Obesity is a sham by the weight-loss industry, says academic

By Lorraine Heller

- Last updated on GMT

Related tags Obesity

The much advertised 'obesity epidemic' does not exist, according to
new research that claims the disease is nothing but attempts by the
nation's weight loss industry to capitalize on public health

The controversial theory is put forward by Eric Oliver, professor of political science at the University of Chicago in his new book 'Fat Politics; the Real Story behind America's Obesity Epidemic.'

Oliver claims that there is no scientific evidence to suggest that people who are currently classified as 'overweight' and even most Americans who qualify as 'obese' are under any direct threat from their body weight.

This comes into direct contrast with the plethora of information released by the government and by health bodies, which repeatedly links obesity with an increased risk of health conditions such as heart disease and diabetes.

And recently, a number of academic studies presented at the AACR International Conference on Frontiers in Cancer Prevention Research​ reveal growing evidence that overall cancer incidence and mortality resulting from overweight and obesity is also increasing, something which places more pressure on the food industry, and presents regulators with another headache.

But according to Oliver, none of this carries any weight.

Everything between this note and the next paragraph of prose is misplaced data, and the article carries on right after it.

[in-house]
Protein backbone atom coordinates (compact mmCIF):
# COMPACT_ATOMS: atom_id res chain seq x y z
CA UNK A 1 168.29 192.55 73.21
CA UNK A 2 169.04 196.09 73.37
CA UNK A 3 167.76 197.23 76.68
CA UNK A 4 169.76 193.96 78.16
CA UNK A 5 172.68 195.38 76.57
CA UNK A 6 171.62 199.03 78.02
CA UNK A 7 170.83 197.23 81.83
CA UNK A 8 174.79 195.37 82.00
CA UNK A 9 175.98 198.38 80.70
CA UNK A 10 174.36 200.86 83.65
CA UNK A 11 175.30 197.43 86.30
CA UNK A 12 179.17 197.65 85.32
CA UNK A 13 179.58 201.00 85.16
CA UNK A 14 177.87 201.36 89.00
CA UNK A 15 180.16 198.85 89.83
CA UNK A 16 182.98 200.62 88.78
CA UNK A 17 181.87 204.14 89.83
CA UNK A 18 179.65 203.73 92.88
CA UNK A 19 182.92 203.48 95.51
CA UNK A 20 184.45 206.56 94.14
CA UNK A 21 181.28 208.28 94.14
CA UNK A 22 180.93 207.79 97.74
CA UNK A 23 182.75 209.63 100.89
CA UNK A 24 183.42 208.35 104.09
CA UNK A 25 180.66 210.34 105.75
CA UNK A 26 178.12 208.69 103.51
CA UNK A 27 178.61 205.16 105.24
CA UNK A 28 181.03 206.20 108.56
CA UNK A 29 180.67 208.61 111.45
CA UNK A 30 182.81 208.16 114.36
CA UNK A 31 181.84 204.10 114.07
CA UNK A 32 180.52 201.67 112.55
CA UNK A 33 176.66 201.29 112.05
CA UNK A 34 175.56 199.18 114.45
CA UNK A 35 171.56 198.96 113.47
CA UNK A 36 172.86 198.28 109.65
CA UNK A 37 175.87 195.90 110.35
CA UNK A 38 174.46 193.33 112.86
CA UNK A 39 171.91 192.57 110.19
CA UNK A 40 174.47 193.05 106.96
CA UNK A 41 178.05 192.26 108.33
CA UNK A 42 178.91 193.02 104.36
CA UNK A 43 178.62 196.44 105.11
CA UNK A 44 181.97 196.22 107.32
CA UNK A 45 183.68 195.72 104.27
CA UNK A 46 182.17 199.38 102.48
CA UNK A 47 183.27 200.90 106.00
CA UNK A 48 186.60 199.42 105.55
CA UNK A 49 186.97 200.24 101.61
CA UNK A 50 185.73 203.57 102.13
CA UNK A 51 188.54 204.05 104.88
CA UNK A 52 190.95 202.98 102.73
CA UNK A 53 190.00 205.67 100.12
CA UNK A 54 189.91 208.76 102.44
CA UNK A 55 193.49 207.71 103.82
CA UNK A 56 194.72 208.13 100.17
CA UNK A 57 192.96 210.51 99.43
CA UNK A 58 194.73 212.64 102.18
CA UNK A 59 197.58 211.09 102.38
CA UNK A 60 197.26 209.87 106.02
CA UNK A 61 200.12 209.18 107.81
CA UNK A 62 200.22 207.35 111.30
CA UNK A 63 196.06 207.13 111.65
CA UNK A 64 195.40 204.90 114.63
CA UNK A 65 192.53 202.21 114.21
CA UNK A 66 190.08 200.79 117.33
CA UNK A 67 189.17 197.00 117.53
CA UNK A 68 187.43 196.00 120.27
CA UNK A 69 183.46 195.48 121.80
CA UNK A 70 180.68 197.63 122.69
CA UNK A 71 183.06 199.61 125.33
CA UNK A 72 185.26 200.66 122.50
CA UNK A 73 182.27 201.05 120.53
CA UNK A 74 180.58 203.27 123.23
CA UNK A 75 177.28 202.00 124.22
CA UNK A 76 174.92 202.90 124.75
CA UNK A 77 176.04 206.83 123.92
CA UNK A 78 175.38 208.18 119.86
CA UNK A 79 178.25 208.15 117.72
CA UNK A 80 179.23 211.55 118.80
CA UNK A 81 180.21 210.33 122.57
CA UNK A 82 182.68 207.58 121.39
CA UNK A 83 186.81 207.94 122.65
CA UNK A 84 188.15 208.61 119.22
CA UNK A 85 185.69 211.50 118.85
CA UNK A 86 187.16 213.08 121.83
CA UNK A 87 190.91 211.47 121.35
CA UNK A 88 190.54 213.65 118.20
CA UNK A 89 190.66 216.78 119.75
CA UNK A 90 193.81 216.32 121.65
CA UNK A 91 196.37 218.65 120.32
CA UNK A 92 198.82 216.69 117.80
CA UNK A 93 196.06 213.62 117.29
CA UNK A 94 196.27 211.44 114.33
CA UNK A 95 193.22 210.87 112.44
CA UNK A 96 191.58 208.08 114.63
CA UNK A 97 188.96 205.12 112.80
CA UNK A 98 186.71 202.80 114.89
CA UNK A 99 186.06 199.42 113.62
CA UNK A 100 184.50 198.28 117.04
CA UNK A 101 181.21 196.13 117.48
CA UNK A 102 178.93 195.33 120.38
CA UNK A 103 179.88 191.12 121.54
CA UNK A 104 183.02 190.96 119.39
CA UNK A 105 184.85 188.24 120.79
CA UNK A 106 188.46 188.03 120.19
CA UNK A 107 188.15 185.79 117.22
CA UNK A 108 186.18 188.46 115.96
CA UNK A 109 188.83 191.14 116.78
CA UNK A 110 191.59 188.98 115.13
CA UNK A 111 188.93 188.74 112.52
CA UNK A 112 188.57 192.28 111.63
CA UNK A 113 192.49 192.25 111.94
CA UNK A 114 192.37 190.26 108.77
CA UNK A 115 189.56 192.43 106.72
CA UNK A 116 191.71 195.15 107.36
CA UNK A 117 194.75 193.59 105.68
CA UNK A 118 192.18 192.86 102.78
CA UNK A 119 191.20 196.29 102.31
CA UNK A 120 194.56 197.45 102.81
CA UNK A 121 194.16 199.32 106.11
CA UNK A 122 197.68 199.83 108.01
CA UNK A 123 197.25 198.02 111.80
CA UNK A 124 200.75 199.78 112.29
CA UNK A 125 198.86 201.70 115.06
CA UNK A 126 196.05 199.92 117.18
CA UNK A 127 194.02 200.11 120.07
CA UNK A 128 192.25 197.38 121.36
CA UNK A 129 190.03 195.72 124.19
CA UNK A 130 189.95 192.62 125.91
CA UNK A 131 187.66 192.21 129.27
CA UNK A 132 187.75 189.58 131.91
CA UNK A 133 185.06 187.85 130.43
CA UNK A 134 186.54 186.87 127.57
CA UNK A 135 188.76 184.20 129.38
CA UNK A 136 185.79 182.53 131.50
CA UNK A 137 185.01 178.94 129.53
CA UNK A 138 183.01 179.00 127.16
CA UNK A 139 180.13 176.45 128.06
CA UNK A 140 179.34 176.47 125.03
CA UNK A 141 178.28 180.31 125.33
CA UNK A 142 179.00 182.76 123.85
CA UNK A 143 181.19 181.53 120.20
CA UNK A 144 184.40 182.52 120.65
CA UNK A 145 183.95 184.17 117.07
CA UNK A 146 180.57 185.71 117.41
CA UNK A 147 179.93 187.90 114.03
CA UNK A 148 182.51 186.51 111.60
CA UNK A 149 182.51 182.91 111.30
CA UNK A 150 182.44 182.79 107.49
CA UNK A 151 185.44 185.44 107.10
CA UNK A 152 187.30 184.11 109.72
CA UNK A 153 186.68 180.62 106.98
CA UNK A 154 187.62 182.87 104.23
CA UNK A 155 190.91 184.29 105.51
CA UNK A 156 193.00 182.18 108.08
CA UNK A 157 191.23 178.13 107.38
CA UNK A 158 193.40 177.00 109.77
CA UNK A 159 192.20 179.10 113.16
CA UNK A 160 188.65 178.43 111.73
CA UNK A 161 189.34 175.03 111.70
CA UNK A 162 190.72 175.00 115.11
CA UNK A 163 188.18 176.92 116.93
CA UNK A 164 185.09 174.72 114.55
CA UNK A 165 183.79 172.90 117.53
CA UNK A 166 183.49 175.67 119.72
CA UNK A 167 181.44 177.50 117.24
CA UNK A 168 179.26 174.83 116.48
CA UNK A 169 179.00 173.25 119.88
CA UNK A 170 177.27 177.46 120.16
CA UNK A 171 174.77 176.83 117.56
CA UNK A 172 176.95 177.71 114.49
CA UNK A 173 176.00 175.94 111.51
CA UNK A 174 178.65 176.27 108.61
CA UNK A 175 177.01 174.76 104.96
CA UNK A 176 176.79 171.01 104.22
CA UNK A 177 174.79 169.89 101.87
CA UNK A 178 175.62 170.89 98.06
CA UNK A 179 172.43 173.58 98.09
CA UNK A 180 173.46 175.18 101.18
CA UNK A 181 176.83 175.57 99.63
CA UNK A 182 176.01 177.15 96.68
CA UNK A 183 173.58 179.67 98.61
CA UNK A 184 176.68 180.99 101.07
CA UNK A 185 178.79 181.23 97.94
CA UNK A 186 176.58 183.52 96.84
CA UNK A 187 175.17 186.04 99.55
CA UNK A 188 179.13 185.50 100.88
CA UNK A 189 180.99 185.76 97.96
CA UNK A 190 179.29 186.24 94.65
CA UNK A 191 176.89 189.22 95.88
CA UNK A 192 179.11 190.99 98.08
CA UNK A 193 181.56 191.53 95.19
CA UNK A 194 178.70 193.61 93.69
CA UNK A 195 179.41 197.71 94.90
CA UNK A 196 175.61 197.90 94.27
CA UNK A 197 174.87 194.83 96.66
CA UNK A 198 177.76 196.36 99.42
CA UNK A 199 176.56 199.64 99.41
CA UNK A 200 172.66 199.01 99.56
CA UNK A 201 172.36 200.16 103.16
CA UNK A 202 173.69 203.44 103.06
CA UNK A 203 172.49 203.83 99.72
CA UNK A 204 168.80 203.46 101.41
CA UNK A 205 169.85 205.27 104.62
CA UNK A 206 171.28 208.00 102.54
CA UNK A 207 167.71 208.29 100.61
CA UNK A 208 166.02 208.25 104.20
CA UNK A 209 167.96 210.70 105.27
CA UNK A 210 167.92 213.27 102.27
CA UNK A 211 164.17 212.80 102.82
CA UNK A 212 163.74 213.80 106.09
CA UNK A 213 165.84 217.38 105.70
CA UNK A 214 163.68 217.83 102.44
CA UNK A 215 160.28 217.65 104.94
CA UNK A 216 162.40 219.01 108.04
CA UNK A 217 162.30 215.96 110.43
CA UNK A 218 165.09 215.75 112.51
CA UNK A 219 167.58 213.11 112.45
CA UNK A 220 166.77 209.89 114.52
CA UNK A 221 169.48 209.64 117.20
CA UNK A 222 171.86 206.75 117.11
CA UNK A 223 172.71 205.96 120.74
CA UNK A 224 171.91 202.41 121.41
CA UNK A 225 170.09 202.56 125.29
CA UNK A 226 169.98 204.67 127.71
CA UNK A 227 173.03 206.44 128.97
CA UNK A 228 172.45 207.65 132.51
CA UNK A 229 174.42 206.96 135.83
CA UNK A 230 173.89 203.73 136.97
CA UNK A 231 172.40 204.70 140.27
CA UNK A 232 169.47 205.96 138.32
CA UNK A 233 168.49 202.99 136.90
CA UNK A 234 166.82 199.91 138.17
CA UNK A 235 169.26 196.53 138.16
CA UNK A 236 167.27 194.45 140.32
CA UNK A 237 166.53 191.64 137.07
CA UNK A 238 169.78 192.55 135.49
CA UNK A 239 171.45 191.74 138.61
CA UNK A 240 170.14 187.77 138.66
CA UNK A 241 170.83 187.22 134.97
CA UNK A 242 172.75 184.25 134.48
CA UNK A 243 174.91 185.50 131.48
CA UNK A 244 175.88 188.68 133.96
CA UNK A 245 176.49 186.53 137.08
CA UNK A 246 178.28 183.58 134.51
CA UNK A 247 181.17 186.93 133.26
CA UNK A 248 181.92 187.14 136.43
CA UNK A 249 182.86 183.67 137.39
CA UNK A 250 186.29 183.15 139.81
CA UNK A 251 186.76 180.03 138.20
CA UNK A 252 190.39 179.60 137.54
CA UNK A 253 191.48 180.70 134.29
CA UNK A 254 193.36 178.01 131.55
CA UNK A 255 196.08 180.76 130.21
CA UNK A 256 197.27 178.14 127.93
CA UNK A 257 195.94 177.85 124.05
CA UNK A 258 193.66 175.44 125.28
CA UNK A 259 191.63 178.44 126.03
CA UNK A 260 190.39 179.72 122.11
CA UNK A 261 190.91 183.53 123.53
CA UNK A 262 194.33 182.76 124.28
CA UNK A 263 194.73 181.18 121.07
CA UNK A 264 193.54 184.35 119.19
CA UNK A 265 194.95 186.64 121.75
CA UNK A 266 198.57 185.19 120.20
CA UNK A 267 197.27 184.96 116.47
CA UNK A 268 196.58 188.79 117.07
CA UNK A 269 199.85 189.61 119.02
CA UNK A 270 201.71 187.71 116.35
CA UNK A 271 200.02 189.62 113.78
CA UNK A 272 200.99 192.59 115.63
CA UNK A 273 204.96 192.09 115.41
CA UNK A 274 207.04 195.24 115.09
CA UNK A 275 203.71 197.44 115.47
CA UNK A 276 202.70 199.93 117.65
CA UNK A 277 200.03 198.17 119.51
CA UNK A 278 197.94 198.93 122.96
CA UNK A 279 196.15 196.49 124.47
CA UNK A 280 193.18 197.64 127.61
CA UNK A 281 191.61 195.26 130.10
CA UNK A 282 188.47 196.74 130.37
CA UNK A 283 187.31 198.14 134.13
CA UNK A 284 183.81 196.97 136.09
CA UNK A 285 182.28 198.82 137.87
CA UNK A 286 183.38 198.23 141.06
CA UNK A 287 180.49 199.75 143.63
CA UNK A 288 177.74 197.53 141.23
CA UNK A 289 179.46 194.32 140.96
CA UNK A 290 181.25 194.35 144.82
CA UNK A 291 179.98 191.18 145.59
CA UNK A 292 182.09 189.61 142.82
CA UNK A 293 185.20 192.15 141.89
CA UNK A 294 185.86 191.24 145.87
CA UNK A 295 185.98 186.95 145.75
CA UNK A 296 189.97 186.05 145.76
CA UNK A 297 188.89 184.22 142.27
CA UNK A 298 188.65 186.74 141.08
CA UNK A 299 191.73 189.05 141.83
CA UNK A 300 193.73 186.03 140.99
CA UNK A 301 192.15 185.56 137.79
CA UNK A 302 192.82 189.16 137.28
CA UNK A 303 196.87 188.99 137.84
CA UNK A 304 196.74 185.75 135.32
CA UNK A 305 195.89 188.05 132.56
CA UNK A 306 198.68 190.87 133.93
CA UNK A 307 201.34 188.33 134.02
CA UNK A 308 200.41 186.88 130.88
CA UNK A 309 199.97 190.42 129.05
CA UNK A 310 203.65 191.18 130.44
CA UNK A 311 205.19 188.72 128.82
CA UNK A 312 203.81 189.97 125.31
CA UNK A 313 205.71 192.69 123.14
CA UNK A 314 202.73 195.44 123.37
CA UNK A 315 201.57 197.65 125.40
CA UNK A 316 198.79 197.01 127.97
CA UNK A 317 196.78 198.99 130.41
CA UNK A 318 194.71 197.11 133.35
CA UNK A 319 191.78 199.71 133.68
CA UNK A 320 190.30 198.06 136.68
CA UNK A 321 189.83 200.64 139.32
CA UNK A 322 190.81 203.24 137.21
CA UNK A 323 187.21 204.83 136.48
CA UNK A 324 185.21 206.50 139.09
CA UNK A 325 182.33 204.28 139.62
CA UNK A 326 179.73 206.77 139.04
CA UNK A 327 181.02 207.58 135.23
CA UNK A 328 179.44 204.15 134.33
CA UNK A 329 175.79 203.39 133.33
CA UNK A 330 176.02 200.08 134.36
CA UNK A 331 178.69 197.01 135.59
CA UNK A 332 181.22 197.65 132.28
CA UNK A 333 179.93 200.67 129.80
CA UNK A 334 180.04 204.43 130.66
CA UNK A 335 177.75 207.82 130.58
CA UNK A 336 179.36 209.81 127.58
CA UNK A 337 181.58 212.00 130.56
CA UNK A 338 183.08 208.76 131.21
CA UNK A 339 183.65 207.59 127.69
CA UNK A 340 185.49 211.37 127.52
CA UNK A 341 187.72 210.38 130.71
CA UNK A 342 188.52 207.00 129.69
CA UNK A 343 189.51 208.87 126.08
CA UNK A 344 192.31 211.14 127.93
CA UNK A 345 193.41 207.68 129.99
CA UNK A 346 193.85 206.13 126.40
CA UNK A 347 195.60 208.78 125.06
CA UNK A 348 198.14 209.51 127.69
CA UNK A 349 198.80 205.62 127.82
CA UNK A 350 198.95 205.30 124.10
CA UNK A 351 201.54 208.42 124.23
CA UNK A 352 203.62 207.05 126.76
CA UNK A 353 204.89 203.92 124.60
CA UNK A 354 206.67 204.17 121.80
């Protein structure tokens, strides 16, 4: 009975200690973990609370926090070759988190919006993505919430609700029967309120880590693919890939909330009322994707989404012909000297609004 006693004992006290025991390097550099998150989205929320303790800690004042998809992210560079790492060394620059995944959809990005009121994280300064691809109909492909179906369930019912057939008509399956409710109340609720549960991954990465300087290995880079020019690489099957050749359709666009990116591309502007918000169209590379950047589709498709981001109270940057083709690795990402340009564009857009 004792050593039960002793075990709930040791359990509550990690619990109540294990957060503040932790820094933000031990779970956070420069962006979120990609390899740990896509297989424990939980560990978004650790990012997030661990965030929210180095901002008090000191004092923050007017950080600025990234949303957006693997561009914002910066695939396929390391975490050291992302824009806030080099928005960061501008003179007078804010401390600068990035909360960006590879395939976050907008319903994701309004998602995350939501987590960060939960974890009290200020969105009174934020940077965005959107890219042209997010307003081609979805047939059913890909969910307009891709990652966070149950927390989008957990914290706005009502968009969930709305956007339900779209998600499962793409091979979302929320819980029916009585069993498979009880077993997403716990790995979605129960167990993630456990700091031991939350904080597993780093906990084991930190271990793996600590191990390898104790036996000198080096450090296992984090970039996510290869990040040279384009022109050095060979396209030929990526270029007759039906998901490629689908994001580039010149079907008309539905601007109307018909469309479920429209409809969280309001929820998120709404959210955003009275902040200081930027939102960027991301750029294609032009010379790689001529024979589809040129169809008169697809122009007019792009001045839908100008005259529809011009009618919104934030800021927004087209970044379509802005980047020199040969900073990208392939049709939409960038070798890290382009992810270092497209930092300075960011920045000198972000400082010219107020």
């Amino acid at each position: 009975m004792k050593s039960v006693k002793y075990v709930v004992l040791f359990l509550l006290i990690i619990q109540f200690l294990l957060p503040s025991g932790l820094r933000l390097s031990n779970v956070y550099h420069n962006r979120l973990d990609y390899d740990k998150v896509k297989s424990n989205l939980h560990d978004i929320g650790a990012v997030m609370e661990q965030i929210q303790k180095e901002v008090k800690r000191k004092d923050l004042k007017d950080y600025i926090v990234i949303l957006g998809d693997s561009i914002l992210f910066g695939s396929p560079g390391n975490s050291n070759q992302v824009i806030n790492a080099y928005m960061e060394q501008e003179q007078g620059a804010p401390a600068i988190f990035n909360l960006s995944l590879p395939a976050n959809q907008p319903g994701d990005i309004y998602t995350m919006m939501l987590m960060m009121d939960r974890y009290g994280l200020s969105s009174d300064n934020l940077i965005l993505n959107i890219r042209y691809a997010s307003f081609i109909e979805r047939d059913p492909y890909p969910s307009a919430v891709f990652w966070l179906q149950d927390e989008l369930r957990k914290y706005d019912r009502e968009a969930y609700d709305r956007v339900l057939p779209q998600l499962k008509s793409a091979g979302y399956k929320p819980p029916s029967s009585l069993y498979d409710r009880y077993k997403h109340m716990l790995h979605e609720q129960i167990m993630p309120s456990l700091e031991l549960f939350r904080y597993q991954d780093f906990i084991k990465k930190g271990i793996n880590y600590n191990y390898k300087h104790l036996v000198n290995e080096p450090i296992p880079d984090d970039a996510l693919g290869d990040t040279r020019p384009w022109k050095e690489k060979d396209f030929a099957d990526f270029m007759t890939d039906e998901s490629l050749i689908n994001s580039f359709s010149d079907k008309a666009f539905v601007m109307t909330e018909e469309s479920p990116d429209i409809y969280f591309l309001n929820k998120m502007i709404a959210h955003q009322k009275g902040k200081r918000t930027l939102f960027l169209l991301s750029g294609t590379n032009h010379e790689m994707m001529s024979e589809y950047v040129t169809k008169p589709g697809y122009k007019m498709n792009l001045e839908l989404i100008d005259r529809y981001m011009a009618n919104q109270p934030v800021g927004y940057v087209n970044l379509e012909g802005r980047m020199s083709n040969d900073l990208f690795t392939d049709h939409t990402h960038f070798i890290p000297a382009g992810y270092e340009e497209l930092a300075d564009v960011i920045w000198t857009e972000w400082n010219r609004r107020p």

In most cases, the relationship between fat and disease is simply an association, he claims. People who are overweight may also have heart disease, for instance, but there is no proof that being overweight causes the heart disease, he said.

"There are only a few medical conditions that have been shown convincingly to be caused by excess body fat, such as osteoarthritis of weight bearing joints and uterine cancer that comes from higher estrogen levels in heavier women, although this can be treated medically without weight loss,"​ said Oliver.

"For most medical conditions, it is diet, exercise, and genetics that are the real causes. Weight is merely an associated symptom."

The 'obesity epidemic,' he argues, is simply a complicity between diet doctors, weight-loss companies and even the government to promote their own interests.

"Weight loss is a multi-billion dollar industry in America, and this industry is trying to put a health spin on what is a largely cosmetic product."

He goes on to accuse the US Centers for Disease Control and Prevention (CDC) of releasing faulty estimates about the amount of deaths attributable to obesity, and making false claims that obesity was soon to be America's number one cause of preventable death.

He also claims that the CDC has used maps that distort America's weight gain, making it seem like a spreading epidemic.

"We could end the obesity epidemic right now if we desired-all we would need to do is to redefine obesity according to the real criterion of a disease. If we simply classified obesity as a level where body fat is incontrovertibly pathological, only a fraction of Americans would qualify and this 'epidemic' would vanish,"​ Oliver said.

If Oliver's claims were to hold true, they could relieve the food industry from mounting pressure to change ingredients, labeling and potion sizes in an effort to combat the epidemic, which is currently thought to affect more than 64 percent of the US's adult population and 16 percent of children.

However, over the past decade obesity has become so firmly established as an epidemic through health organizations, government bodies and the mass media, that one book is unlikely to let the food industry off the hook in the near future.

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